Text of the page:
While it’s characteristic of writers to have stories to tell, Tania James positively bursts with them.
There is not a margin in which to let one’s mind wander as they read Aerogrammes, James’s jam-packed and hectically lovely short story collection. Nor is there a moment to stop and wonder when these narratives might first have entered our writer’s mind, because the results appear to have been edited for years, flawless in their execution and always turning our eye toward a new someone and somewhere at precisely the right time – that is to say, just before our present characters show us the full extent of their vulnerability.
Leave it to Knopf to enchant us over and over again, this time around with a variant landscape of everything from early 20th century pro-wrestlers to chimpanzee adoption to fiscally-motivated marriages between ghosts and mortals. With exception to the latter (an exception that James’s convincing storytelling makes it hard to concede), the vignettes throughout Aerogrammes uphold our notion of the Possible, solidly grounded in what could reasonably happen to its characters in the modern world, but allowing us a hungry glance toward the fantastic edge of each reality. All of this our author does in prose that glides so smoothly you’d think you’re hydroplaning between covers. It doesn’t even slow you down to notice how sad she’s made you feel.
Saffa put the baby in a cardboard box and waited. He tried to appear cool against the questioning eyes of the vendors, tried to ignore the mewling sound that the baby had begun to make. He fixed a careless gaze on the rice seller across from him, whose own baby straddled her back within a red wrap, perhaps the same careless position in which the baby chimp had been before its mother took one wrong step and flew into the sky.
There are other ways to bring us into this raw place, and James calls on them all. Grown children witness to the deterioration of a parent, aged dancers who will never again recapture their expressive beauty, war-torn and unexpectedly alcoholic reunions, the literary paranoia that follows trauma, siblings who can’t and won’t recognize one another despite every conceivable effort to. James ends each story with a note of fear or uncertainty, but never resignation. We’re held in suspension at the peak of a moment we know can’t take us along. The only cure for the way it leaves us is, of course, to read the next story — and so, of course, there will always be too few.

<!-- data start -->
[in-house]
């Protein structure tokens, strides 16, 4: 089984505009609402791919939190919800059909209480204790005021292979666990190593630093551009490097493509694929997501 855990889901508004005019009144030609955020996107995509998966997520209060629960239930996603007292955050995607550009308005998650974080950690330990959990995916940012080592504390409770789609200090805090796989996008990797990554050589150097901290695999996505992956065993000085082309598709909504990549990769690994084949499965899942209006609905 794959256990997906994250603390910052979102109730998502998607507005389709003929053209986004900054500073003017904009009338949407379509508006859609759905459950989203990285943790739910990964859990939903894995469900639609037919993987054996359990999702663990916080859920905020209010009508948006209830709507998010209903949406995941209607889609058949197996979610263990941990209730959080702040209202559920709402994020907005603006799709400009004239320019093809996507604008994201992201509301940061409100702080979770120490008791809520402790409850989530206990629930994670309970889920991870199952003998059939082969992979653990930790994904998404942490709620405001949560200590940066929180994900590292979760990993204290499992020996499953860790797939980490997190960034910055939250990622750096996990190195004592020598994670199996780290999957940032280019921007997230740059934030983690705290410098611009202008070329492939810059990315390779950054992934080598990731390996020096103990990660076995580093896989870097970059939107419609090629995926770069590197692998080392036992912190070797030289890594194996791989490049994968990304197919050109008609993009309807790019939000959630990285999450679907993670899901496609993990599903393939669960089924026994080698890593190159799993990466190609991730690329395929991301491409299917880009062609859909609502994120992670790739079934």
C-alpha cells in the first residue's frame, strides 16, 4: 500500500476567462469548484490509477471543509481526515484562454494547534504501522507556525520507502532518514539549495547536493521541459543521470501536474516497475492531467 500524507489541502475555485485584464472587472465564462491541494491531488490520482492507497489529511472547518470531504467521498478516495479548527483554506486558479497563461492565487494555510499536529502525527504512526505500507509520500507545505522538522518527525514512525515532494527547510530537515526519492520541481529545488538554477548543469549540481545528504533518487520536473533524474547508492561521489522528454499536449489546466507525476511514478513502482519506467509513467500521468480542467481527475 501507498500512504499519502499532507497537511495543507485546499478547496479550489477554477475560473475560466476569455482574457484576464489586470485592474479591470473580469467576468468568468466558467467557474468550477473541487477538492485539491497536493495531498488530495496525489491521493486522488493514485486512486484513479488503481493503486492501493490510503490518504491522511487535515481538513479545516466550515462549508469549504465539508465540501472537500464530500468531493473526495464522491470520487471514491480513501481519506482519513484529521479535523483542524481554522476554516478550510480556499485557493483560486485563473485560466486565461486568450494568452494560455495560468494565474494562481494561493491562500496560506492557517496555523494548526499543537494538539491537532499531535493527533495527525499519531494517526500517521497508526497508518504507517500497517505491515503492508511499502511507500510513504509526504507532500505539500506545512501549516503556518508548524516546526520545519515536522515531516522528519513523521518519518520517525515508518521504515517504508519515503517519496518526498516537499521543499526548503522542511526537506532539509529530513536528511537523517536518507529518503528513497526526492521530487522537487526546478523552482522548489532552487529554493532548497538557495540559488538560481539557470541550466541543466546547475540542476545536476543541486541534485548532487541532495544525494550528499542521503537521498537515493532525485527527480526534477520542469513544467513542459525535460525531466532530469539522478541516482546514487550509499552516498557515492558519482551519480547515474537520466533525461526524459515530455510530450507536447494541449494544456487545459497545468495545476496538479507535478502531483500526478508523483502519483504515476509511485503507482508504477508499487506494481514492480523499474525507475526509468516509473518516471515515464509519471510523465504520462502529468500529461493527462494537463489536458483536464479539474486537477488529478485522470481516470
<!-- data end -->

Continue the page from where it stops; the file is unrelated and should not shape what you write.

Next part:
The titular story in Aerogrammes is the book’s connective tissue, the epicenter of every theme. Abandoned in a nursing home by his distracted son, Mr. Panicker befriends his neighbor May. She needs his help to communicate with the recipient of her charity donations, an Indian boy whose true identity Mr. Panicker doubts. With quiet, straightforward prose, the story’s close-third-person narration, strong elderly characters, and fiercely maintained ties to Indian culture represent the collection as a whole.
She smiled, enchanted by the name settling like dust over the picture, and touched her forefinger to the boy’s face, drawing from this some strength. They spent minutes like this without a word, and for Mr. Panicker, for now, this was enough.
And it’s reasonable to think that the title Aerogrammes calls back to this story because what James has presented is enough, too. Even when the ending of a story leaves you seeking the falling end of the arc, what we’re given is enough. Though our characters may not take the time to speak, their actions are enough. We might not see the future headed towards ghost marriage, for example, but it’s a projection that’s reasonable enough, logical enough. To be given enough is more perfect, of course, than being offered positively everything. Enough is not enough to spoil us, only to motivate us, and the best kind of motivation to come from a book like this is to try to write something with an empathy that can even come close.